Sorry I have been away for a while; I was working on a big book festival project that was supposed to be scheduled for this year, but due to unforeseen conflict, has to be postponed to next year. So, now I have some time to make a comeback, including an upcoming recap of the Afrofuturism conference I attended last weekend at The New School (that will be posted next week).
So my first post will be some great music that has come out since I was gone, some music to take you to a higher level! But first, here is a small tribute to Ben E. King who wrote one of the greatest love songs about a love that could survive even apocalyptic situation, and also a love that is “supernatural.”
From its beginning almost 40 years ago, Hip-Hop culture has had afrofuturist tendencies, from costumes and sounds of artists like Afrika Bambaataa and Ramellzee to later Missy Elliot and her videos with Hype Williams; to the hacking of street lamps to power sounds systems and other innovative rewiring to create the music; to the otherworldly movements of breakdancers and the artwork of graffiti. Well, choreographer and leader of the Renegade Performance Group, Andre M. Zachery, decided to pay homage to that spirit of Hip-Hop culture highlighting the power and politics of graffiti culture through dance. In the first work of Renegade’s AFROFUTURISM Series, called The Inscription Project, the piece takes inspiration from the art and philosophy of Ramellzee; it seeks to reignite the original purpose of the art movement as a politically empowering means to give voice and shed light on those who are on the margins of society and the social injustice they face everyday.
On Thursday and Friday, Brooklyn-based artist Aisha Cousins will present her work-in-progress, Brer Rabbit The Opera: A Funky Meditation On Gentrification, at BRIC House Ballroom as part of their Fireworks residency program. Directed by Letitia Guillory, and in collaboration with Greg Tate and Burnt Sugar the Arkestra Chamber, the production follows “…a black middle aged cool marketer, at the tipping point in his battle to claim the American dream, mov[ing] into a notoriously dangerous black neighborhood that just happens to be at the tipping point in its battle with gentrification.” Confronting the modern issue of gentrification through the lens of legendary black folk hero, Brer Rabbit, and his home in the Briar Patch, Cousins’ production explores “tricksterism, techno-anismism, and urban survival techniques” through “music, performance art and community engagement.” Below is my interview with her about her upcoming opera:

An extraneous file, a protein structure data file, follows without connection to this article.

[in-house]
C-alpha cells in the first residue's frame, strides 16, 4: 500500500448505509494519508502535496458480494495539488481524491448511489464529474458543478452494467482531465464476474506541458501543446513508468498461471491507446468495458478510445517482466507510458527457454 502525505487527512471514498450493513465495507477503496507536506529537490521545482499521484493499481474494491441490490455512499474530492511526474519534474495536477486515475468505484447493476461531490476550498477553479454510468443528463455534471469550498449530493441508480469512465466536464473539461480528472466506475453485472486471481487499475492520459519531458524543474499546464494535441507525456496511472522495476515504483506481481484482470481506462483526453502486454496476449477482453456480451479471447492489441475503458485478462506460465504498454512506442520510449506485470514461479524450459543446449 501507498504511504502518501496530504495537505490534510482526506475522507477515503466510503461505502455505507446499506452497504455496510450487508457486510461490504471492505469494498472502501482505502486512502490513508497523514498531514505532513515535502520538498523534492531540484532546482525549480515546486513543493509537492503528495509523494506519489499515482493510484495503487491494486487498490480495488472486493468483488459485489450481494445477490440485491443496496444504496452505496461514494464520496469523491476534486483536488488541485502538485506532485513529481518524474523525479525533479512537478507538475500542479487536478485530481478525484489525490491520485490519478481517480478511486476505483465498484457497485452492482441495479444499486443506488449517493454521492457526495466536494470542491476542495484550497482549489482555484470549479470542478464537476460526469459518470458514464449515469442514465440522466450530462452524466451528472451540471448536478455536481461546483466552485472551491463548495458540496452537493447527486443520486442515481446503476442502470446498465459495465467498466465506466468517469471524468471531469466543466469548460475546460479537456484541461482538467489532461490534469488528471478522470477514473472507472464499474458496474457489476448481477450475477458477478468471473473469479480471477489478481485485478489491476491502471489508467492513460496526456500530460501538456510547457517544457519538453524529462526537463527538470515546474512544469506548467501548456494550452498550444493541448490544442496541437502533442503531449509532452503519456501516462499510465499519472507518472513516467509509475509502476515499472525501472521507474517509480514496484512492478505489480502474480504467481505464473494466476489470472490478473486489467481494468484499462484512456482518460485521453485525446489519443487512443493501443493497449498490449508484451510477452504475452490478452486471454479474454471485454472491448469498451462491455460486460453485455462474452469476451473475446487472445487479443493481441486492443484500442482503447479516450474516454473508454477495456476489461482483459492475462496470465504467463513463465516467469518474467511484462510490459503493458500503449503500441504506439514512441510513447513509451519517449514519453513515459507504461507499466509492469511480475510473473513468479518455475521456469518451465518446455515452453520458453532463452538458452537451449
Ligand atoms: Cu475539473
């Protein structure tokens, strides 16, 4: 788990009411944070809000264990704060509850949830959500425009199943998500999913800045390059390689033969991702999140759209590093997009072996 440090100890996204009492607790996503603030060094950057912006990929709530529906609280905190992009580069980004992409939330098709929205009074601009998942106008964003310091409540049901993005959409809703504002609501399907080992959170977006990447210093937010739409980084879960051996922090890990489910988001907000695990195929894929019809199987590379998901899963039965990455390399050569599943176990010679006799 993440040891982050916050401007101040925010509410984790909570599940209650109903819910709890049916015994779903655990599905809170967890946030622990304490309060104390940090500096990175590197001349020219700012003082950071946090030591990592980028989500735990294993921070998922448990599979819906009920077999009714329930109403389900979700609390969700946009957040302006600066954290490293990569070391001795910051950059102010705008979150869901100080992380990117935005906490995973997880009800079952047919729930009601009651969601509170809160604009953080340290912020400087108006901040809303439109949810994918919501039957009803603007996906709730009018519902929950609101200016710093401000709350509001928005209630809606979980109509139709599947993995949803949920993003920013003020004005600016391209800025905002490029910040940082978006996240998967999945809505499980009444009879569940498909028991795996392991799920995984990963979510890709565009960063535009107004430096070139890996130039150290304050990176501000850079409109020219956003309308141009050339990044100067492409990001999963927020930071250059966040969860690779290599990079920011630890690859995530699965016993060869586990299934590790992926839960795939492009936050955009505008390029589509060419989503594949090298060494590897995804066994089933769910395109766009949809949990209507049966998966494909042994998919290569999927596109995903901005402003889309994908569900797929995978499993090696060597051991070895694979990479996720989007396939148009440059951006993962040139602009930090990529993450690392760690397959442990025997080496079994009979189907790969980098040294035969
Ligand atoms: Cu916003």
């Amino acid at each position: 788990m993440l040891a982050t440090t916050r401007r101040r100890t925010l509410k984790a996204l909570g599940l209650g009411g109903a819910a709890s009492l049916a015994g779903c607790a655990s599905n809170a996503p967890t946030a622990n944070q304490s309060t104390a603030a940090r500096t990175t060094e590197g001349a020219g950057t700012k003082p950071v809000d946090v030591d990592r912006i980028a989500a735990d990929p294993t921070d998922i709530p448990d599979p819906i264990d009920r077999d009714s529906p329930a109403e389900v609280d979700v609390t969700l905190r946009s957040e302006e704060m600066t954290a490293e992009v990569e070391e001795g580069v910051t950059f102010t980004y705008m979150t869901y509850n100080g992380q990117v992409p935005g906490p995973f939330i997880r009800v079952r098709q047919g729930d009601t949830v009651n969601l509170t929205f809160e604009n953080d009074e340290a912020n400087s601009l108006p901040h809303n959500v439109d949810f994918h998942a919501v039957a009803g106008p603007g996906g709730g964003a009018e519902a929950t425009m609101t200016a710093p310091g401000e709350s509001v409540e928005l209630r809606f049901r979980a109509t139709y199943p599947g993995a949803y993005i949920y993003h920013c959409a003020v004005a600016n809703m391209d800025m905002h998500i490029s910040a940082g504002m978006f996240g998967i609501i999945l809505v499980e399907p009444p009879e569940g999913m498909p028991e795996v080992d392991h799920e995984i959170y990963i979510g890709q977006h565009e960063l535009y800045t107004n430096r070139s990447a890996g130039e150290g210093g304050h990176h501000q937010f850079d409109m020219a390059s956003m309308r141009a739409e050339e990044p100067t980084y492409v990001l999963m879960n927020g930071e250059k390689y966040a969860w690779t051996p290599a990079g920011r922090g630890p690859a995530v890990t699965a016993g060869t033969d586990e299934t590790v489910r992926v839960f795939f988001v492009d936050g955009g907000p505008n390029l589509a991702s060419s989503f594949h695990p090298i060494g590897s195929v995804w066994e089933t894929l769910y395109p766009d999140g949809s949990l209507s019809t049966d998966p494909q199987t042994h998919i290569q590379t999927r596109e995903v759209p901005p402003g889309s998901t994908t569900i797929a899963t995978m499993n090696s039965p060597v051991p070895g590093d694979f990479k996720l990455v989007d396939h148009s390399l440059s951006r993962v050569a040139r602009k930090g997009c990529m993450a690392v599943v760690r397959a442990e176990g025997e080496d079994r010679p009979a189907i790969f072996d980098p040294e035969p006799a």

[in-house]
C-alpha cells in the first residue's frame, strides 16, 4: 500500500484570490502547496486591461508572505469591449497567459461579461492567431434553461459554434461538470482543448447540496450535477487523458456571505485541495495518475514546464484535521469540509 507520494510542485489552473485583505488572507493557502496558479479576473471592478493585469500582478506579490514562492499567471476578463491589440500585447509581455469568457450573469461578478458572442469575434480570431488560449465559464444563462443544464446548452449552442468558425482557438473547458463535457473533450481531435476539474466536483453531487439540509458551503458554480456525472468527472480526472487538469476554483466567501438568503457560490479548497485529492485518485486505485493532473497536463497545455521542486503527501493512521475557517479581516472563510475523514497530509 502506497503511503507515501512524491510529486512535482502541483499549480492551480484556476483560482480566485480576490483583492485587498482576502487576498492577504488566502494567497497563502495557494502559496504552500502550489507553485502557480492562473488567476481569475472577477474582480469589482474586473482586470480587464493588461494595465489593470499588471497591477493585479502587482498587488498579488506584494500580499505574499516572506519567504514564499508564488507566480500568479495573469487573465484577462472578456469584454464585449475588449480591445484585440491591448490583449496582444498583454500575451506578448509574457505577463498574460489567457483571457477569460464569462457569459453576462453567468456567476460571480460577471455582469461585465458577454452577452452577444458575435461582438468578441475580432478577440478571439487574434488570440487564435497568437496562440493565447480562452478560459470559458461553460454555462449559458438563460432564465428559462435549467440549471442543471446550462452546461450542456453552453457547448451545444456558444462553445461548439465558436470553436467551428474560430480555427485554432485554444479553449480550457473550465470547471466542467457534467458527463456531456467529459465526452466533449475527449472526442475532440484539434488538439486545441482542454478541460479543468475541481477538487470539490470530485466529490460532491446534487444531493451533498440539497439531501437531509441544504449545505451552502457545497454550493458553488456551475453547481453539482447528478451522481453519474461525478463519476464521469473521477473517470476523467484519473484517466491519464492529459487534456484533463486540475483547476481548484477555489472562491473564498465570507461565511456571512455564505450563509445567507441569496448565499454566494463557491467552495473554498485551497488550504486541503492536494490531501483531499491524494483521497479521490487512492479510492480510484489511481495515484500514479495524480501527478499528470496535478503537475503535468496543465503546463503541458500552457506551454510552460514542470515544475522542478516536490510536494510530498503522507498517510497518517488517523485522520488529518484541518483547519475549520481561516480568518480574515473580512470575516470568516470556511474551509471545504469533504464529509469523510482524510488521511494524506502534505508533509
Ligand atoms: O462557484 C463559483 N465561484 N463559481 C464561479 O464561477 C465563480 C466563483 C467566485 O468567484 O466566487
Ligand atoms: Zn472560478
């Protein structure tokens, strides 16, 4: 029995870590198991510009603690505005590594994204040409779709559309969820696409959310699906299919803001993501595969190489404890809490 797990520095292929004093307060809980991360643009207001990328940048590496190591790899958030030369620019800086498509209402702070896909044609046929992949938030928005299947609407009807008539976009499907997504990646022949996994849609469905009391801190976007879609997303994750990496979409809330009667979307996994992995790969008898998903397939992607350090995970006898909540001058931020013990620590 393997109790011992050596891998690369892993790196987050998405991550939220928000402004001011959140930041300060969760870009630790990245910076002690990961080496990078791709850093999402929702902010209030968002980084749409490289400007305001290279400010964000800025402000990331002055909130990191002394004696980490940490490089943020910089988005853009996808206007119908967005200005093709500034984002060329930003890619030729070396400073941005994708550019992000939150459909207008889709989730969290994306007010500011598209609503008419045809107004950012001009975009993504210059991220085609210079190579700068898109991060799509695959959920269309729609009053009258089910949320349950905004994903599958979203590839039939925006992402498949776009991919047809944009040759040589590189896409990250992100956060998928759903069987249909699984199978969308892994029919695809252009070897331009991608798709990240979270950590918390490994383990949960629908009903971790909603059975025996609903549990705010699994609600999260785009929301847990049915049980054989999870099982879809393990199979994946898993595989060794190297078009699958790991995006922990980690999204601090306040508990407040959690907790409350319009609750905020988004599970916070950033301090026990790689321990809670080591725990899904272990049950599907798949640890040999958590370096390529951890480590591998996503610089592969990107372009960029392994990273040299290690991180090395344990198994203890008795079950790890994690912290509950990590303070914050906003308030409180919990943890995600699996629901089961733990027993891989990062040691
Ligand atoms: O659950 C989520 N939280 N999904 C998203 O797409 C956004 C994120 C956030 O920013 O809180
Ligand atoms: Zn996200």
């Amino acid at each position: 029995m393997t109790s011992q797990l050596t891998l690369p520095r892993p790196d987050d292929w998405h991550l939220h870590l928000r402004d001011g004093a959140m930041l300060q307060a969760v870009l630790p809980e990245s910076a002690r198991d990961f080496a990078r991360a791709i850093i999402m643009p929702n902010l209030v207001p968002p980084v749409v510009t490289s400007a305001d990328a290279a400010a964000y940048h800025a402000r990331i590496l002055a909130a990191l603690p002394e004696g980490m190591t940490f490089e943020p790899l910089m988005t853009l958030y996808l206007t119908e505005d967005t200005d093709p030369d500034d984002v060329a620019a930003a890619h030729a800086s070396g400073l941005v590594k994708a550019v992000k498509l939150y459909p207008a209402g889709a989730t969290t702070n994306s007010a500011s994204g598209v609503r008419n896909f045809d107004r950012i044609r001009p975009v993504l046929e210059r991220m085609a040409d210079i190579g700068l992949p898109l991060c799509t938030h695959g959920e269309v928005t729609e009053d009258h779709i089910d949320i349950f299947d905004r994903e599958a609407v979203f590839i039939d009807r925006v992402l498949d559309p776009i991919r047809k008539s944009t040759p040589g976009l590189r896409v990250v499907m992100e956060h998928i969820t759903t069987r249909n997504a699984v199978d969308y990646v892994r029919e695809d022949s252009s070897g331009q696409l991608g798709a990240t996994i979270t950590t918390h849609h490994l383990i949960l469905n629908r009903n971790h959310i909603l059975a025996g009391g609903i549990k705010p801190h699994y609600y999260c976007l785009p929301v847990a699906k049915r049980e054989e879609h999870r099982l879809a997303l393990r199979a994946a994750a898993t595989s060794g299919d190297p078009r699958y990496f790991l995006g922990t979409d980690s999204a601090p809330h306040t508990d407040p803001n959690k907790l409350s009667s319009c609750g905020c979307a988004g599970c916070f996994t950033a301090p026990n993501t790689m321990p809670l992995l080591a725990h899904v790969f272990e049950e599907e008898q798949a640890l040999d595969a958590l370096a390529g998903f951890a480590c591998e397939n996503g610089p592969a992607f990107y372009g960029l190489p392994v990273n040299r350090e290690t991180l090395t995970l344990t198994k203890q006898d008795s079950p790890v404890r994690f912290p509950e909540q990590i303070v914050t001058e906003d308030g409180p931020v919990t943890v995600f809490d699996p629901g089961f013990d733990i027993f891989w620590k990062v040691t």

1) Can you tell the readers about her background and how it contributed to the development of Brer Rabbit: The Opera?
I write performance art scores (do-it-yourself instructions for live art projects) that engage black folks from different cultures and backgrounds in exploring their overlapping experiences. So one of my favorite projects for the past few years has been this fictitious holiday I developed called “Brer Rabbit Day” where individual black folks make up their own holiday based on their family history with or personal connection to Brer Rabbit stories. When my collaborator Greg Tate and I were trying to figure out what to propose for BRIC’s Fireworks Residency, he really resonated with that project and said we should do an opera about it.
For the first post of the new year, here is a short manual of lessons I was able to tease out from reading Toni Cade Bamabara’s The Salt Eaters. The Salt Eaters is a novel about a small Southern community of Claybourne who are searching for the healing properties of salt while also preparing for a carnival. The book centers on two characters, Minnie Ransom, the community healer and leader of a group of healers, and Velma Henry, who has suffered a nervous breakdown and near suicide, undergoes a healing session. At its base, The Salt Eaters is sankofic its nature — looking back, moving forward and every other way weaved in between. If you want to read more pieces about Bambara’s work, The Feminist Wire recently did a tribute forum for her.
1) “Are you sure, sweetheart, that you want to be well?” The opening question of the book and warning from the healer Minnie Ransom, reminds us that healing and moving forward takes work; it takes processing through a lot of hurtful trauma. Healing is proactive not reactionary. Not only that, when you are well, you are not done. There is responsibility after that (“a lot of weight when you’re well”) (10).
2) Everything is interconnected. One of the characters said, “the material without the spiritual and psychic does not a dialectic make” (64). All parts of life intersect and shape one another (laws of reciprocity, attraction and repulsion, supply and demand on 133). One of the reasons The Salt Eaters is a difficult read is that it cannot be read like a traditional linear novel. The book works more like a webbed-matrix, interweaving in and out of various stories, people, and signs who are all connected to Velma, the main center. The entire community is an extension of Velma and Velma is an extension of them, as we journey through the “master’s mind.” Velma’s healing will affect the entire community It also interweaves various aspects of life from myth to spiritual ritual to science that underpin the book as they are versions of each other and shape each other. If one area is sick or lacking it impacts the others.